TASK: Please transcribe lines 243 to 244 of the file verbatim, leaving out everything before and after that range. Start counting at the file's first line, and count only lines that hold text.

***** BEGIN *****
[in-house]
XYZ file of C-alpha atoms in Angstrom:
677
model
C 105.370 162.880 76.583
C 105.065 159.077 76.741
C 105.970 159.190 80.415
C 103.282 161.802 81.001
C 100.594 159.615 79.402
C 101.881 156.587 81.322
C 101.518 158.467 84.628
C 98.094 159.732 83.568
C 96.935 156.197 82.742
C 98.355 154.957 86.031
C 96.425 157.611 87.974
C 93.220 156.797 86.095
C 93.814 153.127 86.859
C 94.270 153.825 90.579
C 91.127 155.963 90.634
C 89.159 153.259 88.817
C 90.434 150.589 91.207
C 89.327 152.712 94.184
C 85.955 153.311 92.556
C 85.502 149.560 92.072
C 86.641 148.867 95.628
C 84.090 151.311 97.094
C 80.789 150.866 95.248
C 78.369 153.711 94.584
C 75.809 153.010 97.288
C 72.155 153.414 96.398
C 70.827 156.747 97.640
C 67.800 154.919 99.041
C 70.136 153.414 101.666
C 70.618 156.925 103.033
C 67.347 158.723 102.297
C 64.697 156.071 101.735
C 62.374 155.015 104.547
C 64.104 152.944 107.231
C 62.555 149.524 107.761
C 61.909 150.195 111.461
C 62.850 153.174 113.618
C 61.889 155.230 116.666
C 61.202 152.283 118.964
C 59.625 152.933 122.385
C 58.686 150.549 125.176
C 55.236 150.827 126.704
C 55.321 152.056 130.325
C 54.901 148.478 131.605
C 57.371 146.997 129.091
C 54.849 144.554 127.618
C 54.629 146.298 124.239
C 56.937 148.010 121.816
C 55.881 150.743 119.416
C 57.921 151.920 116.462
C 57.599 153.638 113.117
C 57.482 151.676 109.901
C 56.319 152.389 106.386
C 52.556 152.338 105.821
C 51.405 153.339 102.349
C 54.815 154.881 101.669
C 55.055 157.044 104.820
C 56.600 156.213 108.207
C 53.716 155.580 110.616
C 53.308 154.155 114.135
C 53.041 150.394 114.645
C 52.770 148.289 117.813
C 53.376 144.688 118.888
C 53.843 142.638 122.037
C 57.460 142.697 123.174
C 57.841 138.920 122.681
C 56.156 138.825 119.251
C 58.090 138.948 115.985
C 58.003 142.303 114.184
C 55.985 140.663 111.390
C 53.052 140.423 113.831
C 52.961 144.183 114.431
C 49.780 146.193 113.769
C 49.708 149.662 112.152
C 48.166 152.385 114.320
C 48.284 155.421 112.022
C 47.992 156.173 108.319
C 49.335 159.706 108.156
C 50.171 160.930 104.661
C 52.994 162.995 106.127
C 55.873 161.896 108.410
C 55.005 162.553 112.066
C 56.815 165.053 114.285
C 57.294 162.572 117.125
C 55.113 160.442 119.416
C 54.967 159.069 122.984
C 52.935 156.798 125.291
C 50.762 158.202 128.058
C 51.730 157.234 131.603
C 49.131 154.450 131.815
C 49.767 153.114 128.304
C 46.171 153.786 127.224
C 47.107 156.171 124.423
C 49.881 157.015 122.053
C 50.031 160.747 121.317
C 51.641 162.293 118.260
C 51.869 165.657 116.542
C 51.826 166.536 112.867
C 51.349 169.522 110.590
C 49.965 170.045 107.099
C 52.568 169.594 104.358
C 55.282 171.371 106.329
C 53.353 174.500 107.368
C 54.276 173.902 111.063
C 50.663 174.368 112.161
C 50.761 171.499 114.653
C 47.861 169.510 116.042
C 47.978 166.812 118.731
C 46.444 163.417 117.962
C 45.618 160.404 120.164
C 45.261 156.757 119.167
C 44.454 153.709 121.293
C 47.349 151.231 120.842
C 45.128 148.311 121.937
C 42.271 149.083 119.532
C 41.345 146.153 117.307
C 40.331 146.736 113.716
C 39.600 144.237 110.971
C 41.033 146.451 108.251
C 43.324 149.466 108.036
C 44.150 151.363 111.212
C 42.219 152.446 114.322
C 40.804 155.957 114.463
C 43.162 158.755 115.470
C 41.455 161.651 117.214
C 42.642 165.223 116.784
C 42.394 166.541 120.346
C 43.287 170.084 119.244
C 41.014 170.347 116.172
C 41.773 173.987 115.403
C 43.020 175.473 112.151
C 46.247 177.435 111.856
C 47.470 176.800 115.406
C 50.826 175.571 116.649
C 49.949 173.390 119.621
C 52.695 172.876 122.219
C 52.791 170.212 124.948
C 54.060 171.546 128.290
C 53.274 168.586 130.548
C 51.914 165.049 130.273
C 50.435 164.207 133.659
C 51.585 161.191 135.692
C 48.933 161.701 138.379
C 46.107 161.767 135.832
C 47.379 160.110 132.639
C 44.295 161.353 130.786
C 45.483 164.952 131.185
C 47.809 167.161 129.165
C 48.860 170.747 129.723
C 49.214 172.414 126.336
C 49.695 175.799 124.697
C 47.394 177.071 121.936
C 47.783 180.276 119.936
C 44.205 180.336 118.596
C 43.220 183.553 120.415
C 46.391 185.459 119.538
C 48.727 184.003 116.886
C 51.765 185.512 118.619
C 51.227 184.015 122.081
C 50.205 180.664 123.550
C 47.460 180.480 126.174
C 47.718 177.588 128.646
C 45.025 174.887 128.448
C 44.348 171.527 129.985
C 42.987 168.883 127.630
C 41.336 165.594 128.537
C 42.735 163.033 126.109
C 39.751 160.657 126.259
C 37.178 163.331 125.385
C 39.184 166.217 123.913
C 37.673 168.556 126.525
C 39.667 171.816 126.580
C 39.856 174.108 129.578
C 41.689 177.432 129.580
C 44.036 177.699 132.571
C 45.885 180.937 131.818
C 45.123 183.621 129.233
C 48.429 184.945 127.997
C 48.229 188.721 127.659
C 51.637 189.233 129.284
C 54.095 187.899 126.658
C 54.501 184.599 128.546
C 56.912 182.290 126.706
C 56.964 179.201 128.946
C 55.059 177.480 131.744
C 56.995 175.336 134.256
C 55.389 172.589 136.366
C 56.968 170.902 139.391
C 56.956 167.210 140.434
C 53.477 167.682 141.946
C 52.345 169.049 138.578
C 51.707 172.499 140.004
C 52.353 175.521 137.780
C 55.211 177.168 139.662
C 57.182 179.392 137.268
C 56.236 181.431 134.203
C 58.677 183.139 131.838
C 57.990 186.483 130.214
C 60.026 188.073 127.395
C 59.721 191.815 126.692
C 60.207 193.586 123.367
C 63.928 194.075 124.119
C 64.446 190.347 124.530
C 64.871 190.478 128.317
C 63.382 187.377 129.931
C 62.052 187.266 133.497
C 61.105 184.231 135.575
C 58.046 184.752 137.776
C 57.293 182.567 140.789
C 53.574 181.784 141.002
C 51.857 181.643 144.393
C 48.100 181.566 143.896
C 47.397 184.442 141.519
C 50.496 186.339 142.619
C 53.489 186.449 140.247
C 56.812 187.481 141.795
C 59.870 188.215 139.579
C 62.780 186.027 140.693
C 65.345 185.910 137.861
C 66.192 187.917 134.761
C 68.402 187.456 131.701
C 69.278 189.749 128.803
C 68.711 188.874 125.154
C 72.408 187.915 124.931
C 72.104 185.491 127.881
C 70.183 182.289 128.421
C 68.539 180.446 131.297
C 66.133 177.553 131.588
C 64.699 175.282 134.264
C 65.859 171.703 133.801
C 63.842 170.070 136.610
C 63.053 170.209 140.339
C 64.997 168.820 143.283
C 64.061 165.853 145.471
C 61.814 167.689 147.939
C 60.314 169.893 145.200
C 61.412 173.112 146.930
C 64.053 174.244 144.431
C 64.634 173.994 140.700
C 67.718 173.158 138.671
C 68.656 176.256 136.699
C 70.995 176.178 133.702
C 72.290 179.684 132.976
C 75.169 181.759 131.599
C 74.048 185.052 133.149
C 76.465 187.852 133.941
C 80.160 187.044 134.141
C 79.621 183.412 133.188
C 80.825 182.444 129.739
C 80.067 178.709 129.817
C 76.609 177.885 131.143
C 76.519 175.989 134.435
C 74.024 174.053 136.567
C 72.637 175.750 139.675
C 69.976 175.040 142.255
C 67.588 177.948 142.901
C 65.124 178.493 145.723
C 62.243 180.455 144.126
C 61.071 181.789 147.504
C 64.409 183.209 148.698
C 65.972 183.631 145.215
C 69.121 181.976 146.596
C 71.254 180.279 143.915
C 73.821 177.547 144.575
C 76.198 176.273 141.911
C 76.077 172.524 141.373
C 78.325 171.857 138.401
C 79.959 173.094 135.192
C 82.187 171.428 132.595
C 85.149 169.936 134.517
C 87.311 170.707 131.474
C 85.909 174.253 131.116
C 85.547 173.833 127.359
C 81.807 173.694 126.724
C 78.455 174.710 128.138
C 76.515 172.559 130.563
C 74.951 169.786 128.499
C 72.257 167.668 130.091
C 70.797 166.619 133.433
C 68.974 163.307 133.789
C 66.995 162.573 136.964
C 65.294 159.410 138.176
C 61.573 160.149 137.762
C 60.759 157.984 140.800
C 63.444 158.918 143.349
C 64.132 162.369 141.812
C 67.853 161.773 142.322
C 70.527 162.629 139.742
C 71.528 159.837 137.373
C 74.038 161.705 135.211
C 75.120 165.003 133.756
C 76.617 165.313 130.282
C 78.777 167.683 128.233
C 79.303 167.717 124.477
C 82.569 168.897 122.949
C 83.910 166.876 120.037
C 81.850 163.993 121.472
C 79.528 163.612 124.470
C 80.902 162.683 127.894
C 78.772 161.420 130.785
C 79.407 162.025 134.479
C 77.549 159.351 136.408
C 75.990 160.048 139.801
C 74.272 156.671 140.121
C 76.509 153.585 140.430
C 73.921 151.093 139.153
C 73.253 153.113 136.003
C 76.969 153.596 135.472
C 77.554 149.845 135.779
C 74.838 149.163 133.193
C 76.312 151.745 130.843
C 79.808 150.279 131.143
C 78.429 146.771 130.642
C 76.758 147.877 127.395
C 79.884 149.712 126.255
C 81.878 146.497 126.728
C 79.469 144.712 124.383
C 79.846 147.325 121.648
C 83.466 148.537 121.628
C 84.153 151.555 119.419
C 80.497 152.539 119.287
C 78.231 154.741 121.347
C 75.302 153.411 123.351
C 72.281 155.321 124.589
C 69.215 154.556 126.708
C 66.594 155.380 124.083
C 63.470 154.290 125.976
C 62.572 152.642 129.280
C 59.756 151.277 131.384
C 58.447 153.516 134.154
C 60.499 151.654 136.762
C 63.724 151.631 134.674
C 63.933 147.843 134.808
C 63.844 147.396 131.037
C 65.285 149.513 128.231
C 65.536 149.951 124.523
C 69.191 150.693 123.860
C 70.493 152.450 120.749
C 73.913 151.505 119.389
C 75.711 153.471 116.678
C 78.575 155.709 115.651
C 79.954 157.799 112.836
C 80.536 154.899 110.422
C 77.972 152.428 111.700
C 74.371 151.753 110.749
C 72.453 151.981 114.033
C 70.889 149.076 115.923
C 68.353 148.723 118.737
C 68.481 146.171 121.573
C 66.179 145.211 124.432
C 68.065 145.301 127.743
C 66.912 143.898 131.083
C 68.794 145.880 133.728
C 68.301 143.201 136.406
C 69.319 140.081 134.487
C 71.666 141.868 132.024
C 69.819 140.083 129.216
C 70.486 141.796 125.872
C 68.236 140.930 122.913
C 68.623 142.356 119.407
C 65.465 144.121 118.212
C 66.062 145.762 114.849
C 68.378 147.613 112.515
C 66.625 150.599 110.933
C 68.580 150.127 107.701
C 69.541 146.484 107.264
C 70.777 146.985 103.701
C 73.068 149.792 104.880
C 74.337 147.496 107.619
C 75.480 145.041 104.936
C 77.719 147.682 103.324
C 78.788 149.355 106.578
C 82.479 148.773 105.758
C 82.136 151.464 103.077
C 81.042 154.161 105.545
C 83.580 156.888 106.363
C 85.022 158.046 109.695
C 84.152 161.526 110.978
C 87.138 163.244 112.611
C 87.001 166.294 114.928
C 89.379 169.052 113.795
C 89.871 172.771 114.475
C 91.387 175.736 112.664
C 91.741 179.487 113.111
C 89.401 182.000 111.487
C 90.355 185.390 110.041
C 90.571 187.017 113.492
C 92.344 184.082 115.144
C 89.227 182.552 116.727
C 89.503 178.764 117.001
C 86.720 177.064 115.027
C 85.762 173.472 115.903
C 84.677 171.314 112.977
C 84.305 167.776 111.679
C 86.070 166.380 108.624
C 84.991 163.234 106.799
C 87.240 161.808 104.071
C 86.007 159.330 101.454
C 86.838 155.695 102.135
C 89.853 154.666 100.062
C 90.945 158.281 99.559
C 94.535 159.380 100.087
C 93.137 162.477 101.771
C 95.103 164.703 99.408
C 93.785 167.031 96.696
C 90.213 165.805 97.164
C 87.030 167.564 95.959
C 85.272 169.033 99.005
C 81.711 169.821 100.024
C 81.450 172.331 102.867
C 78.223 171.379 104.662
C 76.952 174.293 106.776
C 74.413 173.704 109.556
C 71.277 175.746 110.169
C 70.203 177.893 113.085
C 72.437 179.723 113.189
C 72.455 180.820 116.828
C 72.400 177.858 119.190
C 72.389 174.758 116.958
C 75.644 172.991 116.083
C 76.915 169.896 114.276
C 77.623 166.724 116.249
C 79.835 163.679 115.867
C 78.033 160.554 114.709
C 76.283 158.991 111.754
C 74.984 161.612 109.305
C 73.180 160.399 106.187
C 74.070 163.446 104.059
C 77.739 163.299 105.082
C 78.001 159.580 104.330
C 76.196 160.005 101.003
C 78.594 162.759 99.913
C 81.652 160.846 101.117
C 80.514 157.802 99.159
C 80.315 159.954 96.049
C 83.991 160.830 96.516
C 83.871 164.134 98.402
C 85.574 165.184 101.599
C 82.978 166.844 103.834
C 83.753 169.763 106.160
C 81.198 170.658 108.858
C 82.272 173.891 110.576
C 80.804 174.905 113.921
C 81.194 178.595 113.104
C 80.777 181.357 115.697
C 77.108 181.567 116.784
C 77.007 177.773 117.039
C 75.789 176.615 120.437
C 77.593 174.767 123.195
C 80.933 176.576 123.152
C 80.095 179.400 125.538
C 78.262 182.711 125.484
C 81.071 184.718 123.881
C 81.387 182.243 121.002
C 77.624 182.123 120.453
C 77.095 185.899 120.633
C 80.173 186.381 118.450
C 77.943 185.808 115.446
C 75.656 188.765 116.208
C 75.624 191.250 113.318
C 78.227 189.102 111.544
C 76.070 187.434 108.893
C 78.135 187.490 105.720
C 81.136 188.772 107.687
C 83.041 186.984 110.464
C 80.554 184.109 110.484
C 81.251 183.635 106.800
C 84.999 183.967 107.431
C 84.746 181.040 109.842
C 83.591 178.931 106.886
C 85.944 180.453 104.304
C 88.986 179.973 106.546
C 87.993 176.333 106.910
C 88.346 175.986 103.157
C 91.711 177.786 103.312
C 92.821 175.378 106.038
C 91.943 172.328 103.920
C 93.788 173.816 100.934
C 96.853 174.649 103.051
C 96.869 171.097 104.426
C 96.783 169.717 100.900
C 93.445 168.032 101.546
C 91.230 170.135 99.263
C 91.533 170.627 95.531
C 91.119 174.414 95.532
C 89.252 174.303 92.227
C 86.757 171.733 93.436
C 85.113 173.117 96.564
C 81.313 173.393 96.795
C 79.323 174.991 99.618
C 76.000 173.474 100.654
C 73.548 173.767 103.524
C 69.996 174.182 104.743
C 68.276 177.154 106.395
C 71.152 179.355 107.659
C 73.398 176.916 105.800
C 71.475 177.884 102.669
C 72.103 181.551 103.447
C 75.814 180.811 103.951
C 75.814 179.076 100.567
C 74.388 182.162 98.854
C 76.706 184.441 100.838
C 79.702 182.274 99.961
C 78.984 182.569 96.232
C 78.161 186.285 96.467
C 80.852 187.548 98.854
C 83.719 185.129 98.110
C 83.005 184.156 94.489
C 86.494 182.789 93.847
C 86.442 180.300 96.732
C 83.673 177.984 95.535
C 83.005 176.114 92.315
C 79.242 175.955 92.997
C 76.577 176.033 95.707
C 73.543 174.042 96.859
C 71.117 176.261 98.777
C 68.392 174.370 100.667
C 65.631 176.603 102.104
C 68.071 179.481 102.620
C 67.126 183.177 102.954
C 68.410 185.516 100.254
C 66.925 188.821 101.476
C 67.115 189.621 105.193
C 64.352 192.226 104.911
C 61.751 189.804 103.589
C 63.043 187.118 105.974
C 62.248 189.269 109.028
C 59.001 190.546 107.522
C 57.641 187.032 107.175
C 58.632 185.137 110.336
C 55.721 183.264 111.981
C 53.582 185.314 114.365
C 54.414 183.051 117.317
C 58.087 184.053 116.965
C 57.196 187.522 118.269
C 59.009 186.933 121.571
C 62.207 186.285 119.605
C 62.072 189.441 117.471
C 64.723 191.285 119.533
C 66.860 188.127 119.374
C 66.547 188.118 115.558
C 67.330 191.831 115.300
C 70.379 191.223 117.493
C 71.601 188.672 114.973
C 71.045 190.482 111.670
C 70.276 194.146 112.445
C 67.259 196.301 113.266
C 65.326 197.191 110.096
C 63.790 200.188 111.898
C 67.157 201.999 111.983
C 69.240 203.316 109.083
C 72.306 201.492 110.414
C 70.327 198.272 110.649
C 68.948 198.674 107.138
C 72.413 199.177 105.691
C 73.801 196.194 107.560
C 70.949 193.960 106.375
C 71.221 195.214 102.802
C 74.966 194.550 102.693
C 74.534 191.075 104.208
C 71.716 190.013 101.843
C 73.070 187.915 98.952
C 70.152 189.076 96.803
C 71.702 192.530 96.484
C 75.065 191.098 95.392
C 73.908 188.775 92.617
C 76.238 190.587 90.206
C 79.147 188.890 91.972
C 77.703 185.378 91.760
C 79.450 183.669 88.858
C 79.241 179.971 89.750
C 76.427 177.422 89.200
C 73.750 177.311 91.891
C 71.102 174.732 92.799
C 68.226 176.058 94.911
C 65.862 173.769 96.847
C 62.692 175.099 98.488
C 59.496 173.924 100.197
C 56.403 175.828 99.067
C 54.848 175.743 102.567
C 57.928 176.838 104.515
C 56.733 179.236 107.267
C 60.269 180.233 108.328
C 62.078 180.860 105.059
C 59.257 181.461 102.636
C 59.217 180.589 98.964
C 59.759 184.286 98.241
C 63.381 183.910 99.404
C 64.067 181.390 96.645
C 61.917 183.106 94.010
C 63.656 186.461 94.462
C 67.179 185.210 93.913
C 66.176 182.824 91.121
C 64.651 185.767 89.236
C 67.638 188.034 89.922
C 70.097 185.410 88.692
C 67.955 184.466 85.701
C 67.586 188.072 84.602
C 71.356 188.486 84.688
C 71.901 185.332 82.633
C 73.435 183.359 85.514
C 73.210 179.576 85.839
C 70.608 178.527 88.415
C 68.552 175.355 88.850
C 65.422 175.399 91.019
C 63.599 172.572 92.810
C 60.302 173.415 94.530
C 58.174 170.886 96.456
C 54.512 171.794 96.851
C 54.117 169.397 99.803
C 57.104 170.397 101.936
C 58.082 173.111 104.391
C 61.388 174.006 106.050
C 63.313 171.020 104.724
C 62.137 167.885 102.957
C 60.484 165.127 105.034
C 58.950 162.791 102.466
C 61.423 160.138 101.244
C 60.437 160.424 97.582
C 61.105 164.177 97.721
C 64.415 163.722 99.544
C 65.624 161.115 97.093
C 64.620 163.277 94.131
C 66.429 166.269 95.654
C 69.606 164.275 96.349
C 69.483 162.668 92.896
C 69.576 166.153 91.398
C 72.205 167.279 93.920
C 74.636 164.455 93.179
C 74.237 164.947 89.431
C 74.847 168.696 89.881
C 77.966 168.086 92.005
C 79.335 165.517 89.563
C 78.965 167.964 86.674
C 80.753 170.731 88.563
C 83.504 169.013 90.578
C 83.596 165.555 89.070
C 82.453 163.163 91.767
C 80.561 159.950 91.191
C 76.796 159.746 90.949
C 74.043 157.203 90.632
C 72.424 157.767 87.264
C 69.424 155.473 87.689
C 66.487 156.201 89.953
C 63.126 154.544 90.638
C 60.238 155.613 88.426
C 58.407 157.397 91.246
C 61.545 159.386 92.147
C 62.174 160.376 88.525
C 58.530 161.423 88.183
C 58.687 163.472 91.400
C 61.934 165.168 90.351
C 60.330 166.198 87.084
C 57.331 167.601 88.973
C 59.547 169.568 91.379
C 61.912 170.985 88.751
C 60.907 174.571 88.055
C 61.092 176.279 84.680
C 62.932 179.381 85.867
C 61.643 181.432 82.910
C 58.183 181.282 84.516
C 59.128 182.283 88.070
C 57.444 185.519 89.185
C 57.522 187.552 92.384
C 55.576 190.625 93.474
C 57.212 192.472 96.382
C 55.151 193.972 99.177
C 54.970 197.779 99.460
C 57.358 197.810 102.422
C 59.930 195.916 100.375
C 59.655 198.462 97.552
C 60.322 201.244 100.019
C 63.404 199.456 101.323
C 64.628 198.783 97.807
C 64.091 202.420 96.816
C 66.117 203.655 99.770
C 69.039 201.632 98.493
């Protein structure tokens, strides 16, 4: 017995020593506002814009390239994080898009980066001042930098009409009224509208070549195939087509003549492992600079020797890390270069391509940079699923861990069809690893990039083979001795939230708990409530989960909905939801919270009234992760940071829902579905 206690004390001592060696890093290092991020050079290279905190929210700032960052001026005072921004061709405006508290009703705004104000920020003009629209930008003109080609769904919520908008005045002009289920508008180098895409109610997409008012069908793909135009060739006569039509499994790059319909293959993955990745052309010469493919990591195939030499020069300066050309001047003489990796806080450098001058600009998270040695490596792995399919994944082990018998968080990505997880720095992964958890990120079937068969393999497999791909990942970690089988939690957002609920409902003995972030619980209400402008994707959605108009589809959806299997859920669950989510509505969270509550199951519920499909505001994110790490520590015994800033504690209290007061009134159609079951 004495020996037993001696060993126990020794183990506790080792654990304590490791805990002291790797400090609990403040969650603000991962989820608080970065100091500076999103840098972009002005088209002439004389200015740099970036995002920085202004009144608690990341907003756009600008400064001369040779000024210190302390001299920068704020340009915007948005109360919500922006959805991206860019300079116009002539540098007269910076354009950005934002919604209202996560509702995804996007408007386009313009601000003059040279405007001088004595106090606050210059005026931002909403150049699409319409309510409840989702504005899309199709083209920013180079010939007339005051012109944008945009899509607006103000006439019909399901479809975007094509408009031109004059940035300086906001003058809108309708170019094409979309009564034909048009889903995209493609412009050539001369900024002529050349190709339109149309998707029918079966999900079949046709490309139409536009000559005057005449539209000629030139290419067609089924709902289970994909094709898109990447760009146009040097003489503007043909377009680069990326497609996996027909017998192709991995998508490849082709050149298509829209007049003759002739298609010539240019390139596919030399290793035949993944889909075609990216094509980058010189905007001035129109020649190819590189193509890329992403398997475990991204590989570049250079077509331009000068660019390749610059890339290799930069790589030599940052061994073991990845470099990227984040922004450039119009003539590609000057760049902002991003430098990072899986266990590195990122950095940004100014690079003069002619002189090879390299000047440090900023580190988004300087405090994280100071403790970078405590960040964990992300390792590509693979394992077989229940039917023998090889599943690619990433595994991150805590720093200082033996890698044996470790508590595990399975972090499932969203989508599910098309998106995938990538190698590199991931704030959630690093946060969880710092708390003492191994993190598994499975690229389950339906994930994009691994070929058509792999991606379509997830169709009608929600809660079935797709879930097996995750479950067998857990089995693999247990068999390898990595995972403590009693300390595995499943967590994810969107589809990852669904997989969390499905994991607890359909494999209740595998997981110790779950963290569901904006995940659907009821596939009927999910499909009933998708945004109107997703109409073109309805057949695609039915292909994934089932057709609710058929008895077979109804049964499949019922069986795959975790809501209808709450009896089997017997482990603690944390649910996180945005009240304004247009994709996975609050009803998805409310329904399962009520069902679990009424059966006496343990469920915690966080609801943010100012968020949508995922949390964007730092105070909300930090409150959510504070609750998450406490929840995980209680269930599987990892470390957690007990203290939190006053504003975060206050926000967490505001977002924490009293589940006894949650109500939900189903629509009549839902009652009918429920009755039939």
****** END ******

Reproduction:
C 64.634 173.994 140.700
C 67.718 173.158 138.671